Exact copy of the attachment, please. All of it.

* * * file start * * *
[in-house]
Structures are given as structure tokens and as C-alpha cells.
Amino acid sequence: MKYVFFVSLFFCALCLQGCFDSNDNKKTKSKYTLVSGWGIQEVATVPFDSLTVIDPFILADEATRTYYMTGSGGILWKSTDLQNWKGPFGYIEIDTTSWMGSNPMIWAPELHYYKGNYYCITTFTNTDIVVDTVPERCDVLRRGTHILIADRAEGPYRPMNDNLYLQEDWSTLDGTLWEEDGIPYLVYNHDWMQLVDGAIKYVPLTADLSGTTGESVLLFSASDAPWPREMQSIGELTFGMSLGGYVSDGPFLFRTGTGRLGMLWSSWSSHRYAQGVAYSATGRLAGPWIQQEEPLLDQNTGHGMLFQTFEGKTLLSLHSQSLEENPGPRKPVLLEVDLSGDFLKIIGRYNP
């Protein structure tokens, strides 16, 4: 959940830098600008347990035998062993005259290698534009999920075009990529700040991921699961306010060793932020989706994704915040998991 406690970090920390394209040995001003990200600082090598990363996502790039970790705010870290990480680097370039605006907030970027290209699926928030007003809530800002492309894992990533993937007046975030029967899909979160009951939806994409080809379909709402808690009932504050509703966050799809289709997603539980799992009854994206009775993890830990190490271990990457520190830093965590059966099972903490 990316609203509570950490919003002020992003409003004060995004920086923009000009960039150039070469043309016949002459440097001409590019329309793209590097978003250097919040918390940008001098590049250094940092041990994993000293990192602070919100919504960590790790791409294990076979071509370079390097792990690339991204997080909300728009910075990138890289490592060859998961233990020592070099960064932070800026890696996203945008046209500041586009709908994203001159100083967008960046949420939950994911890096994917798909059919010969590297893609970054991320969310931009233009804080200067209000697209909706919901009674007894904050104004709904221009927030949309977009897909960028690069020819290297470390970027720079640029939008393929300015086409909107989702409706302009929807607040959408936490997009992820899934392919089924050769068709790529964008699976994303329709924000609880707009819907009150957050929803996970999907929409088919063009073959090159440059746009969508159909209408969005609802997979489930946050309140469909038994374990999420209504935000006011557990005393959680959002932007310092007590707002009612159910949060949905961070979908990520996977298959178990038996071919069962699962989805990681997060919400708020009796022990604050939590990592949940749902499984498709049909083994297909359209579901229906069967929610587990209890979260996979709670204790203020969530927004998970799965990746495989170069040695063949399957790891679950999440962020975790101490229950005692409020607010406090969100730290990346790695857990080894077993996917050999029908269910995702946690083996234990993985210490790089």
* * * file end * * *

[in-house]
Structures are given as structure tokens and as C-alpha cells.
Amino acid sequence: MKYVFFVSLFFCALCLQGCFDSNDNKKTKSKYTLVSGWGIQEVATVPFDSLTVIDPFILADEATRTYYMTGSGGILWKSTDLQNWKGPFGYIEIDTTSWMGSNPMIWAPELHYYKGNYYCITTFTNTDIVVDTVPERCDVLRRGTHILIADRAEGPYRPMNDNLYLQEDWSTLDGTLWEEDGIPYLVYNHDWMQLVDGAIKYVPLTADLSGTTGESVLLFSASDAPWPREMQSIGELTFGMSLGGYVSDGPFLFRTGTGRLGMLWSSWSSHRYAQGVAYSATGRLAGPWIQQEEPLLDQNTGHGMLFQTFEGKTLLSLHSQSLEENPGPRKPVLLEVDLSGDFLKIIGRYNP
């Protein structure tokens, strides 16, 4: 959940830098600008347990035998062993005259290698534009999920075009990529700040991921699961306010060793932020989706994704915040998991 406690970090920390394209040995001003990200600082090598990363996502790039970790705010870290990480680097370039605006907030970027290209699926928030007003809530800002492309894992990533993937007046975030029967899909979160009951939806994409080809379909709402808690009932504050509703966050799809289709997603539980799992009854994206009775993890830990190490271990990457520190830093965590059966099972903490 990316609203509570950490919003002020992003409003004060995004920086923009000009960039150039070469043309016949002459440097001409590019329309793209590097978003250097919040918390940008001098590049250094940092041990994993000293990192602070919100919504960590790790791409294990076979071509370079390097792990690339991204997080909300728009910075990138890289490592060859998961233990020592070099960064932070800026890696996203945008046209500041586009709908994203001159100083967008960046949420939950994911890096994917798909059919010969590297893609970054991320969310931009233009804080200067209000697209909706919901009674007894904050104004709904221009927030949309977009897909960028690069020819290297470390970027720079640029939008393929300015086409909107989702409706302009929807607040959408936490997009992820899934392919089924050769068709790529964008699976994303329709924000609880707009819907009150957050929803996970999907929409088919063009073959090159440059746009969508159909209408969005609802997979489930946050309140469909038994374990999420209504935000006011557990005393959680959002932007310092007590707002009612159910949060949905961070979908990520996977298959178990038996071919069962699962989805990681997060919400708020009796022990604050939590990592949940749902499984498709049909083994297909359209579901229906069967929610587990209890979260996979709670204790203020969530927004998970799965990746495989170069040695063949399957790891679950999440962020975790101490229950005692409020607010406090969100730290990346790695857990080894077993996917050999029908269910995702946690083996234990993985210490790089």